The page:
`ClientTagAwareStandbyTaskAssignor`

or`DefaultStandbyTaskAssignor`

- Balance standby tasks among clients based on task load
- Move active tasks around and create warm-up tasks if there are more caught-up clients (If a client previously has this task’s standby or active)
- Move standby tasks around if there are more caught-up clients
- Assign stateless tasks
- Return current assignment and if there are tasks moved around in step 5 or 6, schedule a probing rebalance after some timeout hoping the stable assignment in step 1 and 3 can be achieved later

The main advantage of `HAAsssignor`

is that it takes caught-up information on clients into account and will try to assign tasks to more caught-up clients so that those tasks can be run first. At the same time, the original assigned client will try to warm up its state and try to take over the task in following probing rebalances.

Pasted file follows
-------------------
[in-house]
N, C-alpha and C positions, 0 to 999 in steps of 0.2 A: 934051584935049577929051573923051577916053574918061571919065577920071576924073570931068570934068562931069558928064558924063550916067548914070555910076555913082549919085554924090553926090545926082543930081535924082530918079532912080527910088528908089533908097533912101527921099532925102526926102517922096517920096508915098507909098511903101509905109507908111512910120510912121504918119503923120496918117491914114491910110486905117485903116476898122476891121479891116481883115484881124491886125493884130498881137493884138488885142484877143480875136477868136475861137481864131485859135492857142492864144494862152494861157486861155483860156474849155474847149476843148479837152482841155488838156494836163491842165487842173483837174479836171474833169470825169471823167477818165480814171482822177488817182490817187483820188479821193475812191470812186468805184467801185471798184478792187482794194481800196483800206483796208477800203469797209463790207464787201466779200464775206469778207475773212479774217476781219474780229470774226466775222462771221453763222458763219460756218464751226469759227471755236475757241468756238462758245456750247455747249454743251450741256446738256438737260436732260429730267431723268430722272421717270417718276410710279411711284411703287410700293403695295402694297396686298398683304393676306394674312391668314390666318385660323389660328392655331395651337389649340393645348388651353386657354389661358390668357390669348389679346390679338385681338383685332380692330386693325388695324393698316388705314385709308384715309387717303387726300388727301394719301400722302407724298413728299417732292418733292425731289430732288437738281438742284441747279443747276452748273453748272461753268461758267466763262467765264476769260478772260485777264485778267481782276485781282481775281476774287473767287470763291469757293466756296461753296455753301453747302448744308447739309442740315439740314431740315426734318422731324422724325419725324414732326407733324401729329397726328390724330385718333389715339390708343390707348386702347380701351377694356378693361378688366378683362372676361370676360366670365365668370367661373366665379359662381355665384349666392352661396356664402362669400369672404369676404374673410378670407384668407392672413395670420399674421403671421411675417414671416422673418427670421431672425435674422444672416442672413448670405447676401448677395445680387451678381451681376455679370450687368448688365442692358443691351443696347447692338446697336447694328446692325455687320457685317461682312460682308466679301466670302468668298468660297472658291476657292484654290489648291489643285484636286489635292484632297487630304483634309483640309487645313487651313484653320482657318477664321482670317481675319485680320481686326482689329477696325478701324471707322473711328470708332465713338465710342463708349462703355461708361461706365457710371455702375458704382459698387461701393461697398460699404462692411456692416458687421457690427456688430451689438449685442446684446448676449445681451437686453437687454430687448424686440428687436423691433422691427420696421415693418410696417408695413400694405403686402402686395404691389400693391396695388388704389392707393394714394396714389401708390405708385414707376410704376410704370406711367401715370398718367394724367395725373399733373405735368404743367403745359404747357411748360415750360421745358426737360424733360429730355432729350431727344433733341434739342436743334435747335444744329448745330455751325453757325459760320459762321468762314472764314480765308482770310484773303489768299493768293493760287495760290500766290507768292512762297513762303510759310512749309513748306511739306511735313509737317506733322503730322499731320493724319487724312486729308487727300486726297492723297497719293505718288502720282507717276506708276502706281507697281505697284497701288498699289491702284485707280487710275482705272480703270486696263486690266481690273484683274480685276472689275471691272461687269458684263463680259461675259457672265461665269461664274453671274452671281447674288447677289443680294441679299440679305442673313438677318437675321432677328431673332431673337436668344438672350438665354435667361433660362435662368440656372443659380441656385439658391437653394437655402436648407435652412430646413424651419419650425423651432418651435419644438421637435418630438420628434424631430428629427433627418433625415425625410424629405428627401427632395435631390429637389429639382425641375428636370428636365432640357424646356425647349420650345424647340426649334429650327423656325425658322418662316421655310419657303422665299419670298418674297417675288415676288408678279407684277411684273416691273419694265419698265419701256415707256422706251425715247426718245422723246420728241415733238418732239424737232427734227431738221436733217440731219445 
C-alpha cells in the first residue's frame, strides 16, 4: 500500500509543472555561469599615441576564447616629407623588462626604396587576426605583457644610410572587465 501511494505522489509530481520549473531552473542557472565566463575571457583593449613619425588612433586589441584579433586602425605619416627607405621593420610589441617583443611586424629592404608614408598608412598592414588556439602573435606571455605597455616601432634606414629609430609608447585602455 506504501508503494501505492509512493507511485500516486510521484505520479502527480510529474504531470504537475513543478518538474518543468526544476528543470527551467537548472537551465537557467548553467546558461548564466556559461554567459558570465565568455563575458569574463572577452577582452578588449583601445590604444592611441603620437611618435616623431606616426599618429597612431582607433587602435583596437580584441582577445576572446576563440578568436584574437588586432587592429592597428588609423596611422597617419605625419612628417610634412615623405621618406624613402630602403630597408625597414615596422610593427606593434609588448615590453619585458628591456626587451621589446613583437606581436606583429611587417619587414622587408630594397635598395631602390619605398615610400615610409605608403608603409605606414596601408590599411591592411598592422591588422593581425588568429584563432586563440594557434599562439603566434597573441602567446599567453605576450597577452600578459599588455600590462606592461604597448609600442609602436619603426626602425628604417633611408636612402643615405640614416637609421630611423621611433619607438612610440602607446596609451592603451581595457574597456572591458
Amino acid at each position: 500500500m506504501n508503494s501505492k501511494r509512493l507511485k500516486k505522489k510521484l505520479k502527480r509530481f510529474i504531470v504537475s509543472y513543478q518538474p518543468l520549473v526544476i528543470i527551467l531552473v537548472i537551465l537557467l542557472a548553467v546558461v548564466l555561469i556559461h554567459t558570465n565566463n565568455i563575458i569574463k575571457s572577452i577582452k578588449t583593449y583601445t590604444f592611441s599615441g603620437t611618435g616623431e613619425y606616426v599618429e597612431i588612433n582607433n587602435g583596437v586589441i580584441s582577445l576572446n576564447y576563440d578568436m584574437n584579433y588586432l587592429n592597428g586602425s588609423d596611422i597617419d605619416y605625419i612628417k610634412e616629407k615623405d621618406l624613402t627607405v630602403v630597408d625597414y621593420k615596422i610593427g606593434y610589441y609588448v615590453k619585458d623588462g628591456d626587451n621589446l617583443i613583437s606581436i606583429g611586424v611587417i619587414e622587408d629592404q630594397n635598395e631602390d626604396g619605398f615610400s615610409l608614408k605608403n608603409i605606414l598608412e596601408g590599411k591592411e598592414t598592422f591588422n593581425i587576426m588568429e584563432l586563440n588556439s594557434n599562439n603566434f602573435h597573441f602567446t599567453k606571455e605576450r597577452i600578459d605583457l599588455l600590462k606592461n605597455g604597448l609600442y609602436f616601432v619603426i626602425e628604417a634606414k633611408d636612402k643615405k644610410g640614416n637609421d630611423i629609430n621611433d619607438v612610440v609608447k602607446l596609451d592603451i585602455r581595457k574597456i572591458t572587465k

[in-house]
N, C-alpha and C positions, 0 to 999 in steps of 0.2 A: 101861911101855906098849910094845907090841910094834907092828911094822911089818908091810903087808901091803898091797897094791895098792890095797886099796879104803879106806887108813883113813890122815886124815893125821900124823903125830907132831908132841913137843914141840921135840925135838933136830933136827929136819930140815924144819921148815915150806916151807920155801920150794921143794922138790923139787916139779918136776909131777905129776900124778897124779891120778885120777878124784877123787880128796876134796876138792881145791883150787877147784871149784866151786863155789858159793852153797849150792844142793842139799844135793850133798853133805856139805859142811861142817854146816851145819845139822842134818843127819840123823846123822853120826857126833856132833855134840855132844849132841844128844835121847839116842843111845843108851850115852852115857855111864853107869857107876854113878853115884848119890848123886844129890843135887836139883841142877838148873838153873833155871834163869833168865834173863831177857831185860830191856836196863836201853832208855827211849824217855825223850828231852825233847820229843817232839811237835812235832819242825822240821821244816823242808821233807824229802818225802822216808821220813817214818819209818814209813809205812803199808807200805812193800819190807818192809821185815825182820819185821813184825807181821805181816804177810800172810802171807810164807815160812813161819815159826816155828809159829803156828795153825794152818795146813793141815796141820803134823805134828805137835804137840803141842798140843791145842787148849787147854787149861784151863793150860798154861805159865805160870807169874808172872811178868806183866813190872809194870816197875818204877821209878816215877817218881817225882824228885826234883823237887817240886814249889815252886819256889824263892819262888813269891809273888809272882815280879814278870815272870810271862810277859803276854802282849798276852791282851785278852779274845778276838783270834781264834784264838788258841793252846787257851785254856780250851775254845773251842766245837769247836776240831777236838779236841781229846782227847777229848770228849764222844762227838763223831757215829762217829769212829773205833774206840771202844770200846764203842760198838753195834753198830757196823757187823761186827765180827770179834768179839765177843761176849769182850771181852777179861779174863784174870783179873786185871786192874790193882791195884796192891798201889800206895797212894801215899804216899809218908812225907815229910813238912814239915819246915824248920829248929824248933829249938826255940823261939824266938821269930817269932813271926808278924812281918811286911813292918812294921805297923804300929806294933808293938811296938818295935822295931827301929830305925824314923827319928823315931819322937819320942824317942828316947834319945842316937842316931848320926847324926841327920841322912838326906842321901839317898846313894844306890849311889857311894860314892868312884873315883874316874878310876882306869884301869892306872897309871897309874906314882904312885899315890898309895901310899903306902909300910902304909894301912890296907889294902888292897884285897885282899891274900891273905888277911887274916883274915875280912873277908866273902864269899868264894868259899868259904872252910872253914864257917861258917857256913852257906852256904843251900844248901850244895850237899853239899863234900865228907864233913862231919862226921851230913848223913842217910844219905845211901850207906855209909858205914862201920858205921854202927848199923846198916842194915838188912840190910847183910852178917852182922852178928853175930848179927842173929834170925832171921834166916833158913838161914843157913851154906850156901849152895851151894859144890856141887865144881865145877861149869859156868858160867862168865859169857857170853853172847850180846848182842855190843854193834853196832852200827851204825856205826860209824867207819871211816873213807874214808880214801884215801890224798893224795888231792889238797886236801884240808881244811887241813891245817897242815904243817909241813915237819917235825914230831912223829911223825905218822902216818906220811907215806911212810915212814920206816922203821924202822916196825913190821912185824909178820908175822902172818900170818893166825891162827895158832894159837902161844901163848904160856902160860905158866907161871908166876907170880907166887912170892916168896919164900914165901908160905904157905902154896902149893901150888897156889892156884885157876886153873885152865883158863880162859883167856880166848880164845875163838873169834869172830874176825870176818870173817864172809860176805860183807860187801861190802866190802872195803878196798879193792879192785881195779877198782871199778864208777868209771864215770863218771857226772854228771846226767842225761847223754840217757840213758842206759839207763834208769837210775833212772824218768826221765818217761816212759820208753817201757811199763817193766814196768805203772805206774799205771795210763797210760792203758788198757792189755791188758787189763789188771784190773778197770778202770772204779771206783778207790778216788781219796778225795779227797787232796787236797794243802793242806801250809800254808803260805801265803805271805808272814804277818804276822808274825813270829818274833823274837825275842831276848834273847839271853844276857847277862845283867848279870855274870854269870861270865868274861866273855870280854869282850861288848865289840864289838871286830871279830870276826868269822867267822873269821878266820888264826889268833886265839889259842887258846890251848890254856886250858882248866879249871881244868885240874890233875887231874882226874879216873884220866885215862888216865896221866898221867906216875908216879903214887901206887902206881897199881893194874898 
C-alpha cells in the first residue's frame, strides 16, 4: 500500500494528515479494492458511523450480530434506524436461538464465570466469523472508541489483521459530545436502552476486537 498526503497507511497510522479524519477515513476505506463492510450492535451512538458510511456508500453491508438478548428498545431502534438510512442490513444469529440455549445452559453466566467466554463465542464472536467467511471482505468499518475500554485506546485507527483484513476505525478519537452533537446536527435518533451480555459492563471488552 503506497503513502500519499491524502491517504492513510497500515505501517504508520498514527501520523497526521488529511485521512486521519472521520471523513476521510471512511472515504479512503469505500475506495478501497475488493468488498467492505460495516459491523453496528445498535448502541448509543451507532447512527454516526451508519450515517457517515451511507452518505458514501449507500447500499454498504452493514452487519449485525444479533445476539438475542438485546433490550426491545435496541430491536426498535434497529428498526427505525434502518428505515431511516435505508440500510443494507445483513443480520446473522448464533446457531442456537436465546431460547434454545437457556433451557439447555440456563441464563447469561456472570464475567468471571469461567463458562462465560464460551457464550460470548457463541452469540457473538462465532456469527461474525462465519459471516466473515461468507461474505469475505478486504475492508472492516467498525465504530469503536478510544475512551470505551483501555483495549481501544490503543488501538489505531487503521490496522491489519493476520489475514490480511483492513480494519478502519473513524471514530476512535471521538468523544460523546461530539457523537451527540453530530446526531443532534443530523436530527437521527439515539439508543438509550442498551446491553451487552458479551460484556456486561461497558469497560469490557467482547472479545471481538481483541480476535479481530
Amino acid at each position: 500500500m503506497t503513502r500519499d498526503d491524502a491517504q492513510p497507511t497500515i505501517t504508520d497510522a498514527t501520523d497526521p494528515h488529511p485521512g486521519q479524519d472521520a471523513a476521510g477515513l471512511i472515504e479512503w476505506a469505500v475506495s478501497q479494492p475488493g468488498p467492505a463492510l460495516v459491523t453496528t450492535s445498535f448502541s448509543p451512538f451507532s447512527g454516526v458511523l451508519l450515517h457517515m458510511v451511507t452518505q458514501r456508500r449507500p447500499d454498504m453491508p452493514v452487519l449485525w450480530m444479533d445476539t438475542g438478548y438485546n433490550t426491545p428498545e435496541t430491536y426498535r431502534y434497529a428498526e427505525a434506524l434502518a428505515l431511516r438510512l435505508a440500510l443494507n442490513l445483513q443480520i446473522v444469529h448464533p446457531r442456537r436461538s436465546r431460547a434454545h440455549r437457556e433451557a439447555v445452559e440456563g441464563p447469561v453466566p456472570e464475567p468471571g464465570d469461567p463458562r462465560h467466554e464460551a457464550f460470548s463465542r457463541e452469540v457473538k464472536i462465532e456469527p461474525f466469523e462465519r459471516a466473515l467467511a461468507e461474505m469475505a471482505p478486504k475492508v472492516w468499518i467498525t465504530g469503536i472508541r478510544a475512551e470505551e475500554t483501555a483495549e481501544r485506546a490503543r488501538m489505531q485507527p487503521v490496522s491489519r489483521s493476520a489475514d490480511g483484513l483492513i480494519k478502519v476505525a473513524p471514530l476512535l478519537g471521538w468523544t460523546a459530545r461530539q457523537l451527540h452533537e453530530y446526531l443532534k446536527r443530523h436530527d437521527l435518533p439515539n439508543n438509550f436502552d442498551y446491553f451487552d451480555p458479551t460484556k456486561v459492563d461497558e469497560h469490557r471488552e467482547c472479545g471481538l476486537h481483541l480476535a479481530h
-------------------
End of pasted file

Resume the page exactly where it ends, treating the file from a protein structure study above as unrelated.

# 4. Design for rack aware assignment

There are several constraints for rack aware assignment:

- Assignment should still balance tasks over clients based on task load even if this can cause higher cross rack traffic
- Rack aware assignment should be computed in step 1 - 2 for active tasks and step 3 - 4 for standby tasks before we consider the caught-up information on clients to move tasks around in step 5 - 6. The reason is that the assignment computed in step 5 - 6 is temporary for task warmup. We should aim for minimizing task downtime over reduce CRT for this temporary assignment.
- The computed assignment must converge which means that subsequent probing rebalancing can stop eventually if warm-up tasks are warmed up

Now suppose we have a set of tasks T = {t1, t2 … tn} and a set of clients C = {c1, c2 … cm}. We define the cost of assigning task ti to client cj as following:

int getCost(Task t, Client c) { int cost = 0; for TopicPartion tp : t.topicPartitions() { if (tp has no replica in same rack as c) { cost++; } } }